Though I wonder about Linda Kohanov’s insight that horses don’t mind our emotions so much as they mind our lies. If we are dishonest with how we are feeling, they feel the disconnect. It’s as if we’ve gone blurry, or ghostlike. They don’t know what to expect. She says this is when they can be dangerous because they don’t know who they are dealing with. There have been times I’ve trail ridden, been afraid, and not lied to Tessie about it. I’ve startled at pheasants or geese flapping out of the river and she’s just kept walking, taking care of me. When she’s ramped up, I’ve breathed deeply, unlocked my back and kept my reins loose.
But this imagining a good ride, this focusing on the fun of being with Tessie and Morgen can be powerful. I think of the old saying, throw your heart over the fence and the horse will sure to follow. Anna Blake of Infinity farm talked about this in her blog, “How to Stop Feeling the Rub of Judgement.”We need to treat ourselves like puppies; instead of getting mad and holding a grudge, gently replace those negative thoughts with something better to chew on, and then reward yourself. Say Good Girl. If you believe in positive training for dogs and horses, use it on yourself, too.”
She continues by saying, “While you are tacking up, think about the positive things the two of you have conquered. Think of the past just long enough to acknowledge how far you’ve come. When the fleeting thoughts of how much your canter transitions suck, or how scared you are since your last fall, come into your mind, forgive yourself like a puppy. Take a breath. Yes, literally, take a conscious inhale, and gently replace those defeated thoughts with something tastier. Discipline yourself to kindness. Lay your palm flat on your horse’s neck and know you are both perfect. Good Girl.”
I asked Amy, “What do we do if we are angry and can’t get around it?”
Amy said, “Don’t go to the barn.”
Well, my horses might not get fed. But I’ve seen how my inconsistency reflected back in Morgen’s being snarky. I’ve learned the barn with my horses inside is not the place to vent my emotions.
My stirrups were too short. I didn’t know Paladin. As I we rode his ears stayed forward. Every time we passed the brush hog across the aisle, he’d point his head and ears at it, and I sucked in my breath. This horse and I were not connected. He moved under my seat as though it was all same old, same old, not worth connecting with me.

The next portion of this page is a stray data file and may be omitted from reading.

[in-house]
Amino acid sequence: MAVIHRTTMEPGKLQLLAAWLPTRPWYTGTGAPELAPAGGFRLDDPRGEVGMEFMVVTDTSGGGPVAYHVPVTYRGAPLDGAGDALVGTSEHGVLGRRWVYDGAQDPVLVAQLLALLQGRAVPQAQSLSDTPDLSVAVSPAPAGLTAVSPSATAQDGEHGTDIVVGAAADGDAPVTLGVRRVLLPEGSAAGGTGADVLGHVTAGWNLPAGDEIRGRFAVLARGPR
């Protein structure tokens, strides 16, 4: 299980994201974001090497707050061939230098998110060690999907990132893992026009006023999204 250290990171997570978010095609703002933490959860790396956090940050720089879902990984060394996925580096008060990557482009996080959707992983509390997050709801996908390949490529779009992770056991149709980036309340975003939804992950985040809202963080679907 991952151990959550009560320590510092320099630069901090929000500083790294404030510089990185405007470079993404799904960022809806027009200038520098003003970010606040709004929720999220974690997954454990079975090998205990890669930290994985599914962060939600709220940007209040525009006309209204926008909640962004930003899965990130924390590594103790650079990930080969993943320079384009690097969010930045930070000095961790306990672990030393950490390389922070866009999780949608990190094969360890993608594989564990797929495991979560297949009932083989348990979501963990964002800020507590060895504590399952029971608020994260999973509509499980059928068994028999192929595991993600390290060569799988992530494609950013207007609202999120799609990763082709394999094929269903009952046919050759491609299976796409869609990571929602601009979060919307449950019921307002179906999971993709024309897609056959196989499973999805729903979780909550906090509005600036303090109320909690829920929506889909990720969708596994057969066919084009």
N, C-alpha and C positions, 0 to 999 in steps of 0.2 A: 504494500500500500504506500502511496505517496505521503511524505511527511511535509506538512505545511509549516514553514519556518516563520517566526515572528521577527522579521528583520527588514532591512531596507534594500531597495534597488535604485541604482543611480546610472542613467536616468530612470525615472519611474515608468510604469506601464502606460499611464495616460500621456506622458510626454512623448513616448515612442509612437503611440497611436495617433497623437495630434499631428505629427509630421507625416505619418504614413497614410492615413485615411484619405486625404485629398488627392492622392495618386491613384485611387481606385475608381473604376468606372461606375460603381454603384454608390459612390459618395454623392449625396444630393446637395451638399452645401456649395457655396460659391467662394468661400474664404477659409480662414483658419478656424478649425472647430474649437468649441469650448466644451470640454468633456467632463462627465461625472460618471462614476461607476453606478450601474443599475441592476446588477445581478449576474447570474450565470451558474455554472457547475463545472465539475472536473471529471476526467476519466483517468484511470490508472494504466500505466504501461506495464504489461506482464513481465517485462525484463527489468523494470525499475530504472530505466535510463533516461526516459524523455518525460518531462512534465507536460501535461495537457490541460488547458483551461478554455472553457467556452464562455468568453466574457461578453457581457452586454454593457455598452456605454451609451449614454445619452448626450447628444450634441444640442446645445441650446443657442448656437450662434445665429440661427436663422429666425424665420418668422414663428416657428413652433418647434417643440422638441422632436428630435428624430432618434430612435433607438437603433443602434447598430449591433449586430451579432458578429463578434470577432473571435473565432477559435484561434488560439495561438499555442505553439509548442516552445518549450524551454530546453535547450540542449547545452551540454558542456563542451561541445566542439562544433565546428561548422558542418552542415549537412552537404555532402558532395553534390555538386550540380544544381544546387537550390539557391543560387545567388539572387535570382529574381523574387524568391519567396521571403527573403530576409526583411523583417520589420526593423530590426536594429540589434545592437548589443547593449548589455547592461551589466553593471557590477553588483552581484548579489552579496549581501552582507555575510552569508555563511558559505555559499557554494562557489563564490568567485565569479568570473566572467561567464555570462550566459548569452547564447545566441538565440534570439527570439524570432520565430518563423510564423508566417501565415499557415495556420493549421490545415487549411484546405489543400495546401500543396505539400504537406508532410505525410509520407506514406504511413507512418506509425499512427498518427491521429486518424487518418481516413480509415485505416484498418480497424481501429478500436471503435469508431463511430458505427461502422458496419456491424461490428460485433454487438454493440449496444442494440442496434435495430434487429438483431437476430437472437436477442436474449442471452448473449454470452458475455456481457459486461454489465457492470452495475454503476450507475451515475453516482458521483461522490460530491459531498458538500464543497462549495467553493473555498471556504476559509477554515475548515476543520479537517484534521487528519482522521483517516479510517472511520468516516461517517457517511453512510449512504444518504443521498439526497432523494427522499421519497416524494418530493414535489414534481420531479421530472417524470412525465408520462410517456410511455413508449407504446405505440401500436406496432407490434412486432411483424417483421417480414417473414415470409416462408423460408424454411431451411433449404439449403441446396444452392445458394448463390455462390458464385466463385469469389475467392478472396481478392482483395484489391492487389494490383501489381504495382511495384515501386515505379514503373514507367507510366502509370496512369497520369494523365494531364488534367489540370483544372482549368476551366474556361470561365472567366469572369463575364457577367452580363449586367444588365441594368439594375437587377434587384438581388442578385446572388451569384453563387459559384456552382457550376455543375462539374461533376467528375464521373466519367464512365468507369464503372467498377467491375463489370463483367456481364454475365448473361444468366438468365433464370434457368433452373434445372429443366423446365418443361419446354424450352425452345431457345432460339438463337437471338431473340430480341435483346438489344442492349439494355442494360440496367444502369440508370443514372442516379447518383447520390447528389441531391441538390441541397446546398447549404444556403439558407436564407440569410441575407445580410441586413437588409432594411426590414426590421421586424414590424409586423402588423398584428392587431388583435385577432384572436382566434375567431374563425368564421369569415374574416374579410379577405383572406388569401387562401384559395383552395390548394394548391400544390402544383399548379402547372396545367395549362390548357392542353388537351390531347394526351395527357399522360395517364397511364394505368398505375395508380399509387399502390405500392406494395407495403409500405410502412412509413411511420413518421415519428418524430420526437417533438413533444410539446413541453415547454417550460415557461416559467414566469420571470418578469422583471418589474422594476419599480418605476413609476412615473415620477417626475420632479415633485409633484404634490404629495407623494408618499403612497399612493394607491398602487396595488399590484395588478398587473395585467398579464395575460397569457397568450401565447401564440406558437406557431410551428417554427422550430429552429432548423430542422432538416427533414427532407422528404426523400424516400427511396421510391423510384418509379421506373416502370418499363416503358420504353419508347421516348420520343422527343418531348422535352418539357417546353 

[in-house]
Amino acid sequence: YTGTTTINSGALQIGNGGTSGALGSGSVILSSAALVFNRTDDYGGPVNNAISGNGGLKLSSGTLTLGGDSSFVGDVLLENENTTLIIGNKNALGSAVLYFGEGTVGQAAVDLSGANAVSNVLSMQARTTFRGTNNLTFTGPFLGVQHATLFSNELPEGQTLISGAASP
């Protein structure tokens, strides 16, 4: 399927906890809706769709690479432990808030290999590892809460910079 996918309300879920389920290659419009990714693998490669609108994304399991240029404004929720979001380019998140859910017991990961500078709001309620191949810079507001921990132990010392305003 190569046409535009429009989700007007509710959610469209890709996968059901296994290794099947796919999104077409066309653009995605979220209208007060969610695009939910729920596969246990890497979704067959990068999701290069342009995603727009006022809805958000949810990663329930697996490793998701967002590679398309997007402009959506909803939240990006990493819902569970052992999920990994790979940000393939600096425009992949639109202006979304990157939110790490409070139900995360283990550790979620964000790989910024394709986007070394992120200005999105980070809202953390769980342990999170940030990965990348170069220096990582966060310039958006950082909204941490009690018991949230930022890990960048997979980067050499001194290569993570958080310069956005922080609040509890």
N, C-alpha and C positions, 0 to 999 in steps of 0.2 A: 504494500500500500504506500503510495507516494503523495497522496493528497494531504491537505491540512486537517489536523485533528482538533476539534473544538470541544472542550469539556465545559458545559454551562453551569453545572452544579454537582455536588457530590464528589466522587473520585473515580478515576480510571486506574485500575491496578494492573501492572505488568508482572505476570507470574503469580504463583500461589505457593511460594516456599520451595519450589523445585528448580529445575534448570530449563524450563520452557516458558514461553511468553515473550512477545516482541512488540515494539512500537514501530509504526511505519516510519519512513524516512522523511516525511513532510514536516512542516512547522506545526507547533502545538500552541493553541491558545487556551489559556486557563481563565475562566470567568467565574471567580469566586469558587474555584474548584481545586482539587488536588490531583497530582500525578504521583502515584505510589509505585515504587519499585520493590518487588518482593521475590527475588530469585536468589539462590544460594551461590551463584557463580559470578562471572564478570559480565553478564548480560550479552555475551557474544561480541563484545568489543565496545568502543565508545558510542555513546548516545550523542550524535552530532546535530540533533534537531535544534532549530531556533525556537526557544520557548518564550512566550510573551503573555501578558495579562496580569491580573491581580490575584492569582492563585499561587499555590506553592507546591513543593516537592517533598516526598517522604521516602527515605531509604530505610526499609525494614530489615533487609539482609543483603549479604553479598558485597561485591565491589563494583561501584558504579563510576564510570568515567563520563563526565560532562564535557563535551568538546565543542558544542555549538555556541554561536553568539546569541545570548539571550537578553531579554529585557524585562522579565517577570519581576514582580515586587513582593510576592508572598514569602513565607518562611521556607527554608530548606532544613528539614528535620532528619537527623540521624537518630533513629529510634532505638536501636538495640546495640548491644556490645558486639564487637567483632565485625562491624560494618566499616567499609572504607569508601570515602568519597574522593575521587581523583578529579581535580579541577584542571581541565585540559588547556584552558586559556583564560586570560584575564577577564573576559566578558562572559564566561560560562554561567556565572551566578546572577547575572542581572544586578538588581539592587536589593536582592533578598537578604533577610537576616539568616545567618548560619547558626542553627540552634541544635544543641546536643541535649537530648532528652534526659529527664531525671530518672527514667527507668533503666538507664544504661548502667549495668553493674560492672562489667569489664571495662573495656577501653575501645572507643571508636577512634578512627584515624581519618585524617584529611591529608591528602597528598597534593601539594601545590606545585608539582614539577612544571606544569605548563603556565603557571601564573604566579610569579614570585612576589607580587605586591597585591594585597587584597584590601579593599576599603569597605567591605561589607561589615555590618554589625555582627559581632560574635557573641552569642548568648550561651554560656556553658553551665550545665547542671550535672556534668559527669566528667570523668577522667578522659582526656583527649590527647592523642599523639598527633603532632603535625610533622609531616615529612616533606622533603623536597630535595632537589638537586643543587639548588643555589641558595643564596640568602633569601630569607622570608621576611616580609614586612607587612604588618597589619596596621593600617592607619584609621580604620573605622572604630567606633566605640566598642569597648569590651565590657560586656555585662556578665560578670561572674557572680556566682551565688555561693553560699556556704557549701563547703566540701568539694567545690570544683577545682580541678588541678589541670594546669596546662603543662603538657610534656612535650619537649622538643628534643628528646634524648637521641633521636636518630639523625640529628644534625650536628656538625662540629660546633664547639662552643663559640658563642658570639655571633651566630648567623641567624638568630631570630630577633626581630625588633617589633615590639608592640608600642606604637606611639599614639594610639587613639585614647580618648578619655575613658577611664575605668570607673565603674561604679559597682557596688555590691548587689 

Amy said to think of a good thing, that we need to fake it till we make it. So I thought of Little Falls on Vly Creek, the wide rock you could stretch out on, soaking in the sun, the sound of the water breaking over a small rock ledge. I thought of the sun soaking. I could not think of horses because I’d slide into fear. I concentrated hard and pushed Pal through his walk, trot, faster trot. I felt disconnected, out of sorts, uneasy with what he might do. Those ears were tight, pricked forward. He wasn’t paying attention to me. I’d ask him to flex and he’d pay me a bit of heed.
When we finished up, Amy said it would be good for me to ride a different horse, both for building up my skills (learning to sit up straight and hold my fingers closed) and for building up my confidence.
I came back the next day and gave Pal a few treats to brighten his mood. Alyssa told me to think of what a sweet horse he is, to focus on having a good time. And so I did. We even cantered. All I had to do was put my inside leg at his girth and my outside leg behind him and he stepped right into a canter that felt like a Merry Go Round horse or the ocean, rising and falling, rising and falling.